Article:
September Is Childhood Cancer Awareness Month

childhood cancer awareness

September marks Childhood Cancer Awareness Month, which has been in place every September since 2012. Childhood cancer is the unfortunate reality for thousands of children around the world, and this month is the time to honor them, their battle, and their families.

What Is Childhood Cancer Awareness Month?

Every September, we honor the children and families who have been affected by childhood cancer and raise awareness about what these children go through. There are a lot of misconceptions about what the month is for, and many comparisons to adult cancer awareness. Childhood Cancer Awareness Month covers all cancers found in children, where other awareness groups often focus on a specific type of cancer.

Childhood Cancer In America

Every year, roughly 15,780 children up to 19 years of age are diagnosed with cancer in the United States. While any number above zero is hard to handle, survival rates are increasing year by year with advancements in medical technology. Dedicated pediatric cancer centers are equipped to deal with the challenges that come with childhood cancer, and charities like the American Childhood Cancer Organization work to supply families with essential support.

Unfortunately, this isn’t a battle of cancer statistics. Childhood cancer can have long lasting effects on the child that’s diagnosed, their family, their education, and finances. The American Childhood Cancer Organization (ACCO) raises awareness about these challenges throughout the year, not just in September.

What To Look Out For

Treatment effectiveness increases the earlier you see the symptoms start. For young children who can’t fully communicate, this can make spotting the early signs difficult. Childhood cancers can often progress more aggressively than adult cancers, meaning the earlier you recognize symptoms, the better. The ACCO advises you visit your child’s pediatricians for a checkup if any of the following symptoms are present:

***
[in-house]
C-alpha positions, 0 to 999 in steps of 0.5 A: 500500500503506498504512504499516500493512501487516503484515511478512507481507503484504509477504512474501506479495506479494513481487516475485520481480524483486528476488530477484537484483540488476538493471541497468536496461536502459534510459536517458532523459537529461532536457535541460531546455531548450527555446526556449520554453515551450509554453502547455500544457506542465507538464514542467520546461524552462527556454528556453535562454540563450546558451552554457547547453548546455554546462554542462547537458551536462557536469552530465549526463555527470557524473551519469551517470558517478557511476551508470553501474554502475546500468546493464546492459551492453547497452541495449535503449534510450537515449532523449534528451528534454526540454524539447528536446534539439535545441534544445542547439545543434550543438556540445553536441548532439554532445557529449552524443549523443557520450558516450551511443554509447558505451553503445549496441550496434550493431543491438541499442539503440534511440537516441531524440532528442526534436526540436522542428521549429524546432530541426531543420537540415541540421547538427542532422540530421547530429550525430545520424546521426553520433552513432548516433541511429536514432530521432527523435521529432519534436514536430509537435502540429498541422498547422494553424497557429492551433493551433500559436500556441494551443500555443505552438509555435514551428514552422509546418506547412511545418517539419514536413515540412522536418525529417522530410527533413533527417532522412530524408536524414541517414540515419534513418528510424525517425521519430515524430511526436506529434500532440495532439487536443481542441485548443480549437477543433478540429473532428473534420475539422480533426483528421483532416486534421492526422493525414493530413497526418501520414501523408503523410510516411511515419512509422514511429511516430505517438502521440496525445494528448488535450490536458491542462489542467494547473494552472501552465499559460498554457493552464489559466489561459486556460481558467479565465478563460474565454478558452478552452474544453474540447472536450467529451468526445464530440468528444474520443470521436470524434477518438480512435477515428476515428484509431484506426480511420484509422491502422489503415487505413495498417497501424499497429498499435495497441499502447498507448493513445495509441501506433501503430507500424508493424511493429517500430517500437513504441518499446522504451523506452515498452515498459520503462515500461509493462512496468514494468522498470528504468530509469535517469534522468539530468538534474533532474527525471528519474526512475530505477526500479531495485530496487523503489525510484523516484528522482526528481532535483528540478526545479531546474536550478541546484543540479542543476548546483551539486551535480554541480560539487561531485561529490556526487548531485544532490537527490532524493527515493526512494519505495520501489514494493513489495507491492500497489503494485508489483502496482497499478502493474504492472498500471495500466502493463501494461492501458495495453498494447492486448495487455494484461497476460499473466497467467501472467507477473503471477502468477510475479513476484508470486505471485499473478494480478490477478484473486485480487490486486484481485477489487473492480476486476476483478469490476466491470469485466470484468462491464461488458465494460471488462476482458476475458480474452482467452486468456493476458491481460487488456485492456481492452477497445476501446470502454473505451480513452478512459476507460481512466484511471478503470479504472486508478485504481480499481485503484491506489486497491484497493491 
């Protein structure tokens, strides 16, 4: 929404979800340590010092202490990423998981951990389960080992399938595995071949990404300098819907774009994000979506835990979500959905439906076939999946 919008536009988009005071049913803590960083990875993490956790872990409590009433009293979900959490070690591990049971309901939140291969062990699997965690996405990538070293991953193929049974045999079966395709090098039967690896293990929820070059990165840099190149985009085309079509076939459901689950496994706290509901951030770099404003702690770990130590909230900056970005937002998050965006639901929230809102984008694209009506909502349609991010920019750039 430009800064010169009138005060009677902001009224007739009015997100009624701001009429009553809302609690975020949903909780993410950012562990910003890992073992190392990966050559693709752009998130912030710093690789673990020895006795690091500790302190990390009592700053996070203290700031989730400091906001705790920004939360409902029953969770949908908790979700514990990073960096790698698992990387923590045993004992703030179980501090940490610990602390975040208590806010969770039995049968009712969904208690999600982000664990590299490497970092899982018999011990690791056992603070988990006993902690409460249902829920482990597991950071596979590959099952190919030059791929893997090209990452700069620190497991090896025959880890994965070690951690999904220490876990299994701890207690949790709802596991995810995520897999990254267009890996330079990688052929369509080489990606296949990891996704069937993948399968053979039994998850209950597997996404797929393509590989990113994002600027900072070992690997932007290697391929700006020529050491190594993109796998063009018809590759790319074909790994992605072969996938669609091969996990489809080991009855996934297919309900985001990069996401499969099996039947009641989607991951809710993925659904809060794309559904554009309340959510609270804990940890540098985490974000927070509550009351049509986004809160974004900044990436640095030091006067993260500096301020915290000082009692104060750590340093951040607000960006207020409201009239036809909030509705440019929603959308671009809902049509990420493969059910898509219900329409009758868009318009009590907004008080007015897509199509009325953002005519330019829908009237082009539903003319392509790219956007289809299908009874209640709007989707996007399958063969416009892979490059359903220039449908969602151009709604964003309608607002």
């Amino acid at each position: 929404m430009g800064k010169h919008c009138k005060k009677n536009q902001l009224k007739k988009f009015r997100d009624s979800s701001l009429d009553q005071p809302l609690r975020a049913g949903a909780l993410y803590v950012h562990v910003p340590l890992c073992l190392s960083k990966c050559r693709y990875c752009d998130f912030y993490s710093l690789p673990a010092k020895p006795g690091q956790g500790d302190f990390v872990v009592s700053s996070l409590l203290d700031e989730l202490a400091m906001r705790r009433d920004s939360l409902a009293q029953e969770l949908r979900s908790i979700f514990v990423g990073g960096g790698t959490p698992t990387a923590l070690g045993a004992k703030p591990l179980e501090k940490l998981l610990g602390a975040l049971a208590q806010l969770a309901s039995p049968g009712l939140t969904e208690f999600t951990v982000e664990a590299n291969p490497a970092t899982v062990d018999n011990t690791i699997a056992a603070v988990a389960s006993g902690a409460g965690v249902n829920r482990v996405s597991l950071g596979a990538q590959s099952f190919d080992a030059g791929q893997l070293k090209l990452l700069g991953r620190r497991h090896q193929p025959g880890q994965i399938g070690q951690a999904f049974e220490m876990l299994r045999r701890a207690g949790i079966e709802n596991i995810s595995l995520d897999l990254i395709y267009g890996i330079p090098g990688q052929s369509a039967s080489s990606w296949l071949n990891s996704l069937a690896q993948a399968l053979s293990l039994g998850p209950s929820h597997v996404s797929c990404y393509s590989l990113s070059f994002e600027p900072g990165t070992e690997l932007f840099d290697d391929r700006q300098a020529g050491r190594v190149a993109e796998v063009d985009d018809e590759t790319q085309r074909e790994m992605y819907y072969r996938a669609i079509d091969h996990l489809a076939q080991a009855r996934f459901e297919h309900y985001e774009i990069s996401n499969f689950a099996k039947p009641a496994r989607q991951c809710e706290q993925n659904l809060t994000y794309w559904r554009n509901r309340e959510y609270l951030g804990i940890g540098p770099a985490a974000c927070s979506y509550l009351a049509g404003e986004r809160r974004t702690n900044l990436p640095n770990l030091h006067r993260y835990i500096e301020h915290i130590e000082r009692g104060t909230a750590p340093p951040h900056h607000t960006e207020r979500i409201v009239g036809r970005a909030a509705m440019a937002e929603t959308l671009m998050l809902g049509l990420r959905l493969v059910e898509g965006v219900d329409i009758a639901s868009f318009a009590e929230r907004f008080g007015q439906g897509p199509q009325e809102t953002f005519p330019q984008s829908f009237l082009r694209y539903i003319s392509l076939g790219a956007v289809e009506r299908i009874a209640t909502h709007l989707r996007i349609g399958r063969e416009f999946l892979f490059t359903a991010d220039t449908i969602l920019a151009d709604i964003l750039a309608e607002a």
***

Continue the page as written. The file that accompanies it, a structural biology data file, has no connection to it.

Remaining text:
• Bruising easily
  • A lump or swelling (especially if around the abdomen, chest, neck, pelvis, or armpits)
  • Ongoing fever, nausea, or vomiting
  • Changes in vision
  • Pain in one area that doesn’t go away
  • Headaches
  • Loss of energy
  • Limping
  • Fast weight loss
  • A white color behind the pupil

Going Gold

So how can you raise awareness this September? Be bold and go gold. The golden ribbon symbolizes awareness for all childhood cancers, and gold has been the leading color in awareness campaigns. The ACCO’s online store uses all profits to directly support children and families affected by a childhood cancer diagnosis, providing resources to help them through treatment.

You can also donate directly to the ACCO or keep a lookout for events in your local community being held in support. Being knowledgeable and aware of childhood cancer can help you uplift those affected in your community, and help you recognize the early signs of a possible diagnosis.

Continuing The Fight

Despite the prevalence of childhood cancer, research funds from the U.S. are given more to adult cancer research. Recently, we’ve seen increased rates of survival and effective treatment, with 4 out of 5 children surviving their diagnosis. However, there’s still so much more to know about the disease. Not only about cancers themselves, but especially how they affect children.

With COVID-19 disrupting the delivery of cancer care, it’s more important than ever to make sure that momentum and awareness don’t drop. If you know someone with childhood cancer, reach out! Many families have reported that they have felt isolated while helping their child through a cancer diagnosis. Offer support and help in whatever way you can.


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